The Union of Students in Ireland (USI) is to bring its mental health roadshow back for a second year, in a project funded by the HSE.
USI officers will this week travel across the country promoting a campaign set up to raise awareness of student mental health issues, beginning in Technological University Dublin.
In a press statement, USI president Lorna Fitzpatrick said: “Mental health is an issue close to every students heart and it is vitally important that students are made aware of the services available to them when they are not feeling their best.”
“We want to take the stigma out of mental health”, she said, “which is why for the next week we will be across the country talking about it, providing student support cards and informational flyers for every USI affiliated Students’ Union across the country to provide for the students we represent”.
Fitzpatrick continued: “This week, we welcomed the €2 million funding for Student Counselling Services that the department of education and skills have secured in the Budget 2020. This additional funding will allow Higher Education Institutions to provide additional support to students through the Student Counselling Services.”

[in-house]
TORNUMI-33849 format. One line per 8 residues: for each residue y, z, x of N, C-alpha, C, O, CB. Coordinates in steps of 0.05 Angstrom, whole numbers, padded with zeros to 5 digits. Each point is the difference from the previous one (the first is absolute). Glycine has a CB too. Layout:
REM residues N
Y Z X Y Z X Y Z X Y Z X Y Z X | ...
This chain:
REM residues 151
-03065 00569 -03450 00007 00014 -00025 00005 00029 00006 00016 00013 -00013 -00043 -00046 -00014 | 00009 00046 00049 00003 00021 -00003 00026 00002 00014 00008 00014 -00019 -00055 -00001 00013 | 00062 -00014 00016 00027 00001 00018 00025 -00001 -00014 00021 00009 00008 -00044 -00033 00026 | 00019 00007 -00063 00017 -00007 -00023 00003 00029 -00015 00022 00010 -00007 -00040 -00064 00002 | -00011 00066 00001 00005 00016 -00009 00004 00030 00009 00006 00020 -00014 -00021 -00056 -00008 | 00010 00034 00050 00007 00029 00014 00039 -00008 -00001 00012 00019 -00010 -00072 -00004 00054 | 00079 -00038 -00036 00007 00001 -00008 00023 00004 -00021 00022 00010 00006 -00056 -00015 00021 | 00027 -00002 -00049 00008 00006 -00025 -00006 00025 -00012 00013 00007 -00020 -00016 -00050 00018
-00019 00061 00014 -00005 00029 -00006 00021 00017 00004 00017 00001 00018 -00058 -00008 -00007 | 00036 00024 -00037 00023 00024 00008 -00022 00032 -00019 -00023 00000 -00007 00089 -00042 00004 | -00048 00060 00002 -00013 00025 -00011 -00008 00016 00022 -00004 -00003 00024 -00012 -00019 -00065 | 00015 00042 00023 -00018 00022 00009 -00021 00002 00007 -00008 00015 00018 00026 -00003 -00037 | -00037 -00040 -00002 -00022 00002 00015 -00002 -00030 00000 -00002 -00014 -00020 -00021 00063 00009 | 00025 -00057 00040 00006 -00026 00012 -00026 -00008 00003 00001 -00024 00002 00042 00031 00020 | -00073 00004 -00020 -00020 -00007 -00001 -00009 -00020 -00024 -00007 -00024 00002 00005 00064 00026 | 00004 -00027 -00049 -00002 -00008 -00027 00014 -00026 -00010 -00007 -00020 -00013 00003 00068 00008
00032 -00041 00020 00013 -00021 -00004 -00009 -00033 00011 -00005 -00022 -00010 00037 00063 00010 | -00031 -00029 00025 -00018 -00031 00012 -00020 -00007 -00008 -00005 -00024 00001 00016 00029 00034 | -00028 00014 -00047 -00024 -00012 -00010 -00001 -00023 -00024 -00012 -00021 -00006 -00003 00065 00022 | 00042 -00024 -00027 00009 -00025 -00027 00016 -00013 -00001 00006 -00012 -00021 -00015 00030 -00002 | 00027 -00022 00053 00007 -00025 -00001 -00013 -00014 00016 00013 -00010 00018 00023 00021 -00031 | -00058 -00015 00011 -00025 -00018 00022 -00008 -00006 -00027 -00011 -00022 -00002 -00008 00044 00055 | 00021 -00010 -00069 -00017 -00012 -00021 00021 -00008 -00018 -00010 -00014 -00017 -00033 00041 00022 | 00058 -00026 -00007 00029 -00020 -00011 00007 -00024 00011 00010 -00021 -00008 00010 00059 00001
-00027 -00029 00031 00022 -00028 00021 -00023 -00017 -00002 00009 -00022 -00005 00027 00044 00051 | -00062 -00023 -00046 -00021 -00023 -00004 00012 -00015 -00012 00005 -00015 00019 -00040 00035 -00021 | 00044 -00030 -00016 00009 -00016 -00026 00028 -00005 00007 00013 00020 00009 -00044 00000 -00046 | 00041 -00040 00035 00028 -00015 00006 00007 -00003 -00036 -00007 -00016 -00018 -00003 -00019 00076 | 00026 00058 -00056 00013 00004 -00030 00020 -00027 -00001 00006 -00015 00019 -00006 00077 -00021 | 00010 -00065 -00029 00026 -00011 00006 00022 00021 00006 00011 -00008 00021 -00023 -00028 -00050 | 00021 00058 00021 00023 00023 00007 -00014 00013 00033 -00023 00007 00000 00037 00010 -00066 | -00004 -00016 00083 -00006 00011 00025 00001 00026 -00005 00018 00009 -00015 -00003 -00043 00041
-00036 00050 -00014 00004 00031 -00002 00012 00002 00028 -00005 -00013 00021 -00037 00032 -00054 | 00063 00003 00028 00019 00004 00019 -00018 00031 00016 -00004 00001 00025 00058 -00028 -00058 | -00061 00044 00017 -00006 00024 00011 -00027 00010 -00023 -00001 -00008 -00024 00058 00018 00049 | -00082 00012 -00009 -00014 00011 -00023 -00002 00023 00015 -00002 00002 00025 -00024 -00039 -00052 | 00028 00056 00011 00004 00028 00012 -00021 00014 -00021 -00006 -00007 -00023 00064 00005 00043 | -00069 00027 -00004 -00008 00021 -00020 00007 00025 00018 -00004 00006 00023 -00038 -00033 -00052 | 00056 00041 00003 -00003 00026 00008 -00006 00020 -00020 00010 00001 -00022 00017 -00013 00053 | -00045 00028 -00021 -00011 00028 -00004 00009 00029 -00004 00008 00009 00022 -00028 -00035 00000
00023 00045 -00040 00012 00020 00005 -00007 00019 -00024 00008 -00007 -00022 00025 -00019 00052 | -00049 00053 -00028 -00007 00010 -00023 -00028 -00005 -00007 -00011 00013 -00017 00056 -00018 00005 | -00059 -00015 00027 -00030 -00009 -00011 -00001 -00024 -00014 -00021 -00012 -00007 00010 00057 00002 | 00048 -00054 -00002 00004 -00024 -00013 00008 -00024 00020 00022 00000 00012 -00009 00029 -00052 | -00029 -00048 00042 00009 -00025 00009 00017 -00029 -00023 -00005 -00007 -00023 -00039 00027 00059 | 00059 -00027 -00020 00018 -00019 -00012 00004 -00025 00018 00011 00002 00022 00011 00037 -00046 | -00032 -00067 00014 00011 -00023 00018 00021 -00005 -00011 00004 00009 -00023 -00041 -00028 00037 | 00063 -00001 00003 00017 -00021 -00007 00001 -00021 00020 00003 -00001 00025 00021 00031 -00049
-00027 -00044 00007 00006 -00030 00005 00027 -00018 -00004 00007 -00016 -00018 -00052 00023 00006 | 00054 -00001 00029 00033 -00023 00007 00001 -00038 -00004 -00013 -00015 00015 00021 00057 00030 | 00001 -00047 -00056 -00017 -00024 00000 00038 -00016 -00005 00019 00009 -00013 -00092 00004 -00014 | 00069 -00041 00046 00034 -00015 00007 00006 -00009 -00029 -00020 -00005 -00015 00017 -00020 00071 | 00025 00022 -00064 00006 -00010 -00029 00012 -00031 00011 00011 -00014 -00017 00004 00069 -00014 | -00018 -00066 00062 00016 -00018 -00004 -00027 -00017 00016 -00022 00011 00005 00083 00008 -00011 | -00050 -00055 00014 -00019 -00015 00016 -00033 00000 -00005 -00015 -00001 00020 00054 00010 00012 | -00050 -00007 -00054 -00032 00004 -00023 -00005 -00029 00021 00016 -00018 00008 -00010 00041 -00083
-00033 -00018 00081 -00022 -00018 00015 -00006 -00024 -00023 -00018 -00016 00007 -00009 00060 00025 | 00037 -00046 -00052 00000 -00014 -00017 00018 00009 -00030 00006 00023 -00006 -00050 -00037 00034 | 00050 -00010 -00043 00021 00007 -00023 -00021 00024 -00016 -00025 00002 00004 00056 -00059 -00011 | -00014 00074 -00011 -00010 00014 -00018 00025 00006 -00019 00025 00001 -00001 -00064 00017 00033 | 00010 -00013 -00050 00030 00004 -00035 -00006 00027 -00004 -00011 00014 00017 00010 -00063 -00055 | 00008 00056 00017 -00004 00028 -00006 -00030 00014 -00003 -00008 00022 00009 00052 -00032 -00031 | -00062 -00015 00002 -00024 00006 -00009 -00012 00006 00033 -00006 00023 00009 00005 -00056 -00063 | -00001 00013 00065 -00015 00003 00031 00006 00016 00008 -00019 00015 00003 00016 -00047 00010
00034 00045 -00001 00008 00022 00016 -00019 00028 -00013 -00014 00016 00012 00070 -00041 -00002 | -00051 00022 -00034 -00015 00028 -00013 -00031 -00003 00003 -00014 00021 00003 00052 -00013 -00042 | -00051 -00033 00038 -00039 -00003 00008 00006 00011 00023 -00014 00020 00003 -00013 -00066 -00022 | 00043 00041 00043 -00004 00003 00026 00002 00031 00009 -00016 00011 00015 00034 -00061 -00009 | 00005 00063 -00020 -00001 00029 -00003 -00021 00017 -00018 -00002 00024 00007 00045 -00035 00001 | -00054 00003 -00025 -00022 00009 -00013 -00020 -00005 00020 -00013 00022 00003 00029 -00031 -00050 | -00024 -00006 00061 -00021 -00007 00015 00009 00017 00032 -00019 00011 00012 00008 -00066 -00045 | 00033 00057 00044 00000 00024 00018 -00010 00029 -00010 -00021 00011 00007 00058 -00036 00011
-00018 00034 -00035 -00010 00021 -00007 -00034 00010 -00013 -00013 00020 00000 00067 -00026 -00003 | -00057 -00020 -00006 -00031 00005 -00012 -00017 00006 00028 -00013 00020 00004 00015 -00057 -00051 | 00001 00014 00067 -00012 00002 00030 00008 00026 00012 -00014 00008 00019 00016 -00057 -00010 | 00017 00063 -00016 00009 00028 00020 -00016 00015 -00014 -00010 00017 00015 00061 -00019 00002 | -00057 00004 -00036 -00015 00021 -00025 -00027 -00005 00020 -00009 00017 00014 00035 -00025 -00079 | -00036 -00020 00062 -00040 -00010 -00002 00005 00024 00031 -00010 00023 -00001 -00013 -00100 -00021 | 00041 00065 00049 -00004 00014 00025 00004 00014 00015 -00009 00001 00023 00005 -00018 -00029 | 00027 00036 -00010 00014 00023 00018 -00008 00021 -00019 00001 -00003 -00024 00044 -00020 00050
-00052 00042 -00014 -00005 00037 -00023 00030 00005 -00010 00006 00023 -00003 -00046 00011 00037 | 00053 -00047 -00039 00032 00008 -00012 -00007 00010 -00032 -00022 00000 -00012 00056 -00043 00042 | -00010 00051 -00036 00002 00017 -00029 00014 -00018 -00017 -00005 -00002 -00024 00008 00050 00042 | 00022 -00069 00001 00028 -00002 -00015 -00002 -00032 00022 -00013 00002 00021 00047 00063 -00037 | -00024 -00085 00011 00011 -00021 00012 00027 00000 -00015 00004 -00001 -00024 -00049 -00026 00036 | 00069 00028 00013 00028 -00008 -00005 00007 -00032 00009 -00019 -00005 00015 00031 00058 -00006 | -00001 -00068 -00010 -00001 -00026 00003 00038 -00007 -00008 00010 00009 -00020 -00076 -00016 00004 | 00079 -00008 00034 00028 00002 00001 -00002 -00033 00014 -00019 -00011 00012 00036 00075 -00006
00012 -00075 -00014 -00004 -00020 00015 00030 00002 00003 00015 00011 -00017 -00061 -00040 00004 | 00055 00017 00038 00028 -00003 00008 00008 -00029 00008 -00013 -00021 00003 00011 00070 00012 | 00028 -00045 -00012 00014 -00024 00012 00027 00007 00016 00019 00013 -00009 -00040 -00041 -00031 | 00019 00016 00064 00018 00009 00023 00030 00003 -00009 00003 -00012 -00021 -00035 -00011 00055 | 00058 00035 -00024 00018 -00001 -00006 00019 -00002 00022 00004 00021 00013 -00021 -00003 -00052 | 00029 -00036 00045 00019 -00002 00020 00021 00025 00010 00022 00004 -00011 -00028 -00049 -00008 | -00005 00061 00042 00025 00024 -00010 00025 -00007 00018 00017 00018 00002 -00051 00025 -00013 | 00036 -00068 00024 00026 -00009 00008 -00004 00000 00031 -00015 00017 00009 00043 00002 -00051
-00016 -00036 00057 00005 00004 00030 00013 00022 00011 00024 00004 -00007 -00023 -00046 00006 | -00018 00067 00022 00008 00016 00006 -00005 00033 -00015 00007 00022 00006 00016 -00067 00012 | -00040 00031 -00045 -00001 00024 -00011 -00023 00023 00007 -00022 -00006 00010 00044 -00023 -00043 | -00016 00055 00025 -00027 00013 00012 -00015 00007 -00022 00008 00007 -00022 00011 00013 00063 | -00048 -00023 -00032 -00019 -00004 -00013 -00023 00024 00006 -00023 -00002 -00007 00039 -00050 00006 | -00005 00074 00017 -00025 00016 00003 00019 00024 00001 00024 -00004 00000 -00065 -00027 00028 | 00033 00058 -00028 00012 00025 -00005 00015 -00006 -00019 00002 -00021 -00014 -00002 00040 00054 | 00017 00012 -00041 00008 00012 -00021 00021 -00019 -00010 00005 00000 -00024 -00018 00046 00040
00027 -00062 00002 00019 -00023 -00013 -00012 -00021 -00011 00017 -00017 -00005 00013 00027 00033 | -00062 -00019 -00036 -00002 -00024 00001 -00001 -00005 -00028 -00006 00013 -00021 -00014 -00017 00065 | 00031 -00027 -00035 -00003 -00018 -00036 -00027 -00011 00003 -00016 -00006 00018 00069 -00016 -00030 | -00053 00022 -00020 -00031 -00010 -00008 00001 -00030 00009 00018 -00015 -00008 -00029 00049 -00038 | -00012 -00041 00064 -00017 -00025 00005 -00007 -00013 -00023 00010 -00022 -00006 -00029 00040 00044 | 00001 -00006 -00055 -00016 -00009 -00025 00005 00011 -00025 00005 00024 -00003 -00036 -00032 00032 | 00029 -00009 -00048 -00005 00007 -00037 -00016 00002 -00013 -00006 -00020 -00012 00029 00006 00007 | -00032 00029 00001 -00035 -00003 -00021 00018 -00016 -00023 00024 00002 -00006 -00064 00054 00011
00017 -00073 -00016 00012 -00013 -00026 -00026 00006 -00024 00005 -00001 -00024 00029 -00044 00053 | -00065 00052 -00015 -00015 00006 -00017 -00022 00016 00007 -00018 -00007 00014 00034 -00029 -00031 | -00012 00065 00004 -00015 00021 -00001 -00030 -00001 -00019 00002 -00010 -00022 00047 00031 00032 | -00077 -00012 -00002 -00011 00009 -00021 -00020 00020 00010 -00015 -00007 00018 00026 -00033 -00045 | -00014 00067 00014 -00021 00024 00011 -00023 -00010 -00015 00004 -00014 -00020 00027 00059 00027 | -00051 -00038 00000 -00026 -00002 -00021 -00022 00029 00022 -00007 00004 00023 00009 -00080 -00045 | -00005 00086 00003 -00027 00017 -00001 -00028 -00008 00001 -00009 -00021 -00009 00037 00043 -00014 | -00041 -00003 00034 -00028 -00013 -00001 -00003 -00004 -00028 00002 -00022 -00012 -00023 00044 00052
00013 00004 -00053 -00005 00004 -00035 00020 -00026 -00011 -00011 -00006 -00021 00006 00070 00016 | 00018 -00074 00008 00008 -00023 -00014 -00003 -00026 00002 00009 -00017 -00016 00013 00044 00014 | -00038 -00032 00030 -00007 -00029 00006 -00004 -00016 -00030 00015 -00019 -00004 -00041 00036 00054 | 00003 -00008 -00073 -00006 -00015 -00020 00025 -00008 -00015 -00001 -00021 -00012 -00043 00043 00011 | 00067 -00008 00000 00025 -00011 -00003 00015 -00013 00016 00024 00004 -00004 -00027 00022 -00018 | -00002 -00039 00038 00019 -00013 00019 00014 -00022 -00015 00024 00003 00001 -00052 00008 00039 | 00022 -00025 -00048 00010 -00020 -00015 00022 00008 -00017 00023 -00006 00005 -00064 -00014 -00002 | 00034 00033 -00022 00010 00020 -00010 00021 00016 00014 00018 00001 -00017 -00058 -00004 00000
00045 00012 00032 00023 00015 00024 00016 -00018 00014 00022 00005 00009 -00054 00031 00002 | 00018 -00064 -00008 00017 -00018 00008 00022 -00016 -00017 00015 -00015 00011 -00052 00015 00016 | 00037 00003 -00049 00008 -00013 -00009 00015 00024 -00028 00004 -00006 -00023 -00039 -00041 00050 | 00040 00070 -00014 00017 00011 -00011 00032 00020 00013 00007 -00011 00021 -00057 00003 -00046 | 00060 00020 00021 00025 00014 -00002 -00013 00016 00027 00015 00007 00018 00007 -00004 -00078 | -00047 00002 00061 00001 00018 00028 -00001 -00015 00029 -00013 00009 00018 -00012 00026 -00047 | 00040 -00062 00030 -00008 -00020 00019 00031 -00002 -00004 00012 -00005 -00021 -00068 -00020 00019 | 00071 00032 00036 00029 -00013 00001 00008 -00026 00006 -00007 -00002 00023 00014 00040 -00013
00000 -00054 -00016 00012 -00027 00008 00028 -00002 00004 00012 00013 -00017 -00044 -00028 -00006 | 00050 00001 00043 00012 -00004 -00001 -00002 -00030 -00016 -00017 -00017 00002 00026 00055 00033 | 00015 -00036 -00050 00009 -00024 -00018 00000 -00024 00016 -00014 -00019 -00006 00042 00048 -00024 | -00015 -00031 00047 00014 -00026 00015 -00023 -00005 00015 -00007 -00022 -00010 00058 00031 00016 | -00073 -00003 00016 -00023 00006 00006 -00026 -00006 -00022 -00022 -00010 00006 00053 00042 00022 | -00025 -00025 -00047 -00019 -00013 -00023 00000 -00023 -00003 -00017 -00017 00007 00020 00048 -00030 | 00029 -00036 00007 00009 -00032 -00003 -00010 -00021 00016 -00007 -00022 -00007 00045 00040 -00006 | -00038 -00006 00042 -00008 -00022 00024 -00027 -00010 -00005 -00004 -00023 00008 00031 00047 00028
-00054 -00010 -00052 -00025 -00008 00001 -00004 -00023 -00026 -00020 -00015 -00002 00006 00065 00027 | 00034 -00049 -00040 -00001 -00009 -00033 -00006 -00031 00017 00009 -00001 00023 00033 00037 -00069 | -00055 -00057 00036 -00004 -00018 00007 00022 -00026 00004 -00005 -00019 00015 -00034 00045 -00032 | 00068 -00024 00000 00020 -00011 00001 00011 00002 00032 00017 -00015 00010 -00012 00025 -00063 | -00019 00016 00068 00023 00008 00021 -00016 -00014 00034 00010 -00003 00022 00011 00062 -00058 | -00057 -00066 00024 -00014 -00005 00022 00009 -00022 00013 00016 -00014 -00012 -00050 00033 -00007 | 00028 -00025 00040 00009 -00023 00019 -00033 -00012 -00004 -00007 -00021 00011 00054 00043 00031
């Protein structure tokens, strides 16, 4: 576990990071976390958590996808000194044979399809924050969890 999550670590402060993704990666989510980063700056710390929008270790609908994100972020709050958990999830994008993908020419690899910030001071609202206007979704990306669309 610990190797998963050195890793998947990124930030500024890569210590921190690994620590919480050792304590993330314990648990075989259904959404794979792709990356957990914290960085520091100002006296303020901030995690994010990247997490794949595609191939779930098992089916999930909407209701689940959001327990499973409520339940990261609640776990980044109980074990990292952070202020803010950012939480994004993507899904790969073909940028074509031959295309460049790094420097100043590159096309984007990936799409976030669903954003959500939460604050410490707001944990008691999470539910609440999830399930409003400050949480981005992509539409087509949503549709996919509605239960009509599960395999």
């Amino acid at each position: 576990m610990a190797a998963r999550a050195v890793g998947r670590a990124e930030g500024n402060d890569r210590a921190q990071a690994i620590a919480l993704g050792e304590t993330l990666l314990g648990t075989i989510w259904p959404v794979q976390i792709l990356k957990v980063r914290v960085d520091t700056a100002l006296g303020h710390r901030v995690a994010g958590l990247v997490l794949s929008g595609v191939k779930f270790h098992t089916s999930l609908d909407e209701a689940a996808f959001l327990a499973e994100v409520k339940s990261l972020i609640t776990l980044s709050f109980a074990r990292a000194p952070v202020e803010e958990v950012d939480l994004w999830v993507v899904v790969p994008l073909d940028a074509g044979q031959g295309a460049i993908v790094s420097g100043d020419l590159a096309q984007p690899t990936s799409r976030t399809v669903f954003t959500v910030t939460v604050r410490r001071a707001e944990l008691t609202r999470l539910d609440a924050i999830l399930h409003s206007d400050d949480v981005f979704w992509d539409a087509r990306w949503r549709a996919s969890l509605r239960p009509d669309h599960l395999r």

In a press statement, Anne Marie Donoghue, the general manager of mental health for the HSE, said: ‘Initiatives like this offer practical sign posting for students that are hugely important, however, it also vital that we remind students of the everyday things they can do themselves to maintain their own mental health.”
“Young people”, she said, “are a priority group that are identified within our Connecting for Life, Ireland’s National Strategy to Reduce Suicide 2015-2020, so we are delighted to support the Re:Charge campaign that has been developed specifically for students”.
The campaign to improve the mental health of Irish students is based on three core pillars: healthy eating, physical activity and talking to someone when feeling overwhelmed.
Last month, a report published by USI found that more than one in three students are experiencing high levels of anxiety, with over 29 per cent experiencing depression.
Last week, a project led by a Trinity psychologist helped unearthed major new findings showing that the diagnosis and treatment of mental illness may need to be re-examined.
Dr Claire Gillian, an assistant professor of psychology, was the lead author of a project that indicates that more individualised approaches are needed when it comes to defining mental illness.